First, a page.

How much of the book usage in a research library collection involves books from university presses? Findings from this case study suggests that the answers are complex and, to some degree, suprising.
Drawing on a presentation from the recent AAUP annual conference, this post argues that the business of publishing scholarly books requires reciprocal arrangements among many publishers. This system is undermined by free riders.
A study of sales data for 2012 imprints from the University of Chicago Press offers tantalizing hints about the importance (or lack thereof) of library sales to university presses — particularly with regard to scholarly monographs.
Are university presses really “under fire,” or are they simply experiencing the natural consequences of doing the wrong things at the wrong time in a marketplace that has evolved away from them?
A response to Joe Esposito’s post last week about partnerships between libraries and university presses.
Libraries and university presses are often asked to collaborate with one another; in some instances presses are put into library organizations. It is not clear why. The functions of publishers and libraries are very different, making true partnerships difficult to achieve.
Libraries generate a great deal of information about their own processes, including circulation records. Making that information available to others could be the basis for a consortium to share and market such library data.
Patron-driven acquisitions (PDA) has reached a market of approximately $20 million and is growing rapidly; it is likely to more than double over the next 18 months. University presses make up perhaps 25% of the total.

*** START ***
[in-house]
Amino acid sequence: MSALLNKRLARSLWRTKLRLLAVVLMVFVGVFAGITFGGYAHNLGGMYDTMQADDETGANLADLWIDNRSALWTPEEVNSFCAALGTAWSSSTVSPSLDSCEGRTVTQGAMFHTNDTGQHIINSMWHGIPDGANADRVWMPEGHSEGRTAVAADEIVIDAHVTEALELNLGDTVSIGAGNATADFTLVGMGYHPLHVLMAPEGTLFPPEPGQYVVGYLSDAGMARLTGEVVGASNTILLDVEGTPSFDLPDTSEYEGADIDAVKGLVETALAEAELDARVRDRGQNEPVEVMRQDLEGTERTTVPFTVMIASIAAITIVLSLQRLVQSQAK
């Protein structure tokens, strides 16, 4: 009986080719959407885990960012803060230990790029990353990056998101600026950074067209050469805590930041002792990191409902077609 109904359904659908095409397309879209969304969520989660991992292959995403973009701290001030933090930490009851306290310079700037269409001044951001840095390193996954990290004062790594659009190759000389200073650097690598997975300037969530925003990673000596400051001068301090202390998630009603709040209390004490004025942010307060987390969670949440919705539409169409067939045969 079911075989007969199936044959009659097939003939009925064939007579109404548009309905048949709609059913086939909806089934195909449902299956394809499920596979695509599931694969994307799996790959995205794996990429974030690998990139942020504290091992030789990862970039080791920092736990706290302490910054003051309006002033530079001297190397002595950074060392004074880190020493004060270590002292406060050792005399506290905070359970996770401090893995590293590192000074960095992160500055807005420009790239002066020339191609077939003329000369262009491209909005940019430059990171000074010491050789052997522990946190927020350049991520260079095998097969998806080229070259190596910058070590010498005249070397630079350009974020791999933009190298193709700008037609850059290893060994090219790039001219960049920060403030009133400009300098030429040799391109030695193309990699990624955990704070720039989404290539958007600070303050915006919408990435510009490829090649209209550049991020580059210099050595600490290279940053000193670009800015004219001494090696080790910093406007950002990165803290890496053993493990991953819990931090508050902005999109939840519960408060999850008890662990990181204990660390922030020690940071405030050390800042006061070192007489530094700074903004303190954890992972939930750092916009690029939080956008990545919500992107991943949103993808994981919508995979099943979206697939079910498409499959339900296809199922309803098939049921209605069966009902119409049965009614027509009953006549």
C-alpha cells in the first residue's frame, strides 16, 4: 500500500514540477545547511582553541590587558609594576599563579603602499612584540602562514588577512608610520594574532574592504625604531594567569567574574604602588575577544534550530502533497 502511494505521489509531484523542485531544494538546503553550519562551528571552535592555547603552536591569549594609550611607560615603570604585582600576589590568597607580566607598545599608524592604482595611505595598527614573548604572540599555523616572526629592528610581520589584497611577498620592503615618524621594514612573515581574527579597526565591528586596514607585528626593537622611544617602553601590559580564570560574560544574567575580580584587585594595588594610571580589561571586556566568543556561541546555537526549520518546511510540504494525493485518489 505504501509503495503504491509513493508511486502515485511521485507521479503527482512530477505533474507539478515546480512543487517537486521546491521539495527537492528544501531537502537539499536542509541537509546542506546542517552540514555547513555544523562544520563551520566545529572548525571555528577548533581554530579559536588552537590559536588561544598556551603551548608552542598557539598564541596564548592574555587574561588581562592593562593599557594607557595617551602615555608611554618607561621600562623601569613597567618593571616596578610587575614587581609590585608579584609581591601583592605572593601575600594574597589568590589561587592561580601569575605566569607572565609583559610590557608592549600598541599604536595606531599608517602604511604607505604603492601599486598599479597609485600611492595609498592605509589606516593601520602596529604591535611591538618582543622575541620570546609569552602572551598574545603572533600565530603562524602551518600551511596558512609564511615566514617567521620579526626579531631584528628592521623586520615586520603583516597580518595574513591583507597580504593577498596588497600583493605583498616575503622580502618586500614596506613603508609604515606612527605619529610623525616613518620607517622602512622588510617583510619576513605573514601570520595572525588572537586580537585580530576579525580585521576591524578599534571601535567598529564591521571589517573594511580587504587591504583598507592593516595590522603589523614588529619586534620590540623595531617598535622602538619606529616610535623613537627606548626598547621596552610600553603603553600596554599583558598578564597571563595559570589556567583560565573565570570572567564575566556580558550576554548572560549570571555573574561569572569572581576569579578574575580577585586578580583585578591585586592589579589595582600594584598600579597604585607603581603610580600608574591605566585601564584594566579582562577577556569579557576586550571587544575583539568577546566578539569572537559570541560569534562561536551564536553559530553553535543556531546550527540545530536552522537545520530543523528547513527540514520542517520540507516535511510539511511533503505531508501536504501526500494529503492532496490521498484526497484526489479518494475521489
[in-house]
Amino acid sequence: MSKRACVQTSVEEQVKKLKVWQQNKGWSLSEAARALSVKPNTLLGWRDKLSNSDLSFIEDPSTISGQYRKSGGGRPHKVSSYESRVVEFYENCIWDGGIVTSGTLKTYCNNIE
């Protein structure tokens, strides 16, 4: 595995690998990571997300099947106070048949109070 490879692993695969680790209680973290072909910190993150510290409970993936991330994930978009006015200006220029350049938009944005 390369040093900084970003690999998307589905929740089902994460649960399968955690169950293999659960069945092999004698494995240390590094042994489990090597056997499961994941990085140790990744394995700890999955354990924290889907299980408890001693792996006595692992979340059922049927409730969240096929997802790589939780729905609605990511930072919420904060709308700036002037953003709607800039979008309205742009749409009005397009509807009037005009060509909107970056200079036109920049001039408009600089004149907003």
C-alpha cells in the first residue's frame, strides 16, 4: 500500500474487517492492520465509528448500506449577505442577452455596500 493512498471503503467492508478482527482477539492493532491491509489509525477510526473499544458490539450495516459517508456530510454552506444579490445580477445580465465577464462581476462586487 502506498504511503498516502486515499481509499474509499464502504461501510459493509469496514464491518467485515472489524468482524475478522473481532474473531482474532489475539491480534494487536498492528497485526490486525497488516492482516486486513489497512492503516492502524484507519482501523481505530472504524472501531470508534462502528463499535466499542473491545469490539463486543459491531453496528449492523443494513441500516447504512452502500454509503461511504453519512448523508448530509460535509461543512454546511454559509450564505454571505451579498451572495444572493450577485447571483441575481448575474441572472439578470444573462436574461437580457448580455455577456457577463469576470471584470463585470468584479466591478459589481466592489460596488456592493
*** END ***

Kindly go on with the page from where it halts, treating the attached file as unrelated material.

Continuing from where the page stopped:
Announcing a Mellon Foundation-funded study of patron-driven acquisition (PDA) and its implications for academic book publishers.
A boycott is being organized in California against Amazon to oppose Amazon’s resistance to collecting state sales tax. But Amazon may be too interwoven in the world today to be effectively opposed.
As publications move to digital form, libraries are taking on a greater share of the total volume of publishers’ income. This inevitably leads to conflicts.
The strategies of established university presses can be enhanced by studying start-ups and slyly coopting some of their new and best ideas.
In order to ensure the financial viability of their organizations, not-for-profit publishers have to adopt a portfolio-management strategy or they run the risk of compromising their core editorial values.
A new initiative for a unifying online catalog of resources is underway. Can it provide a substrate for future innovation?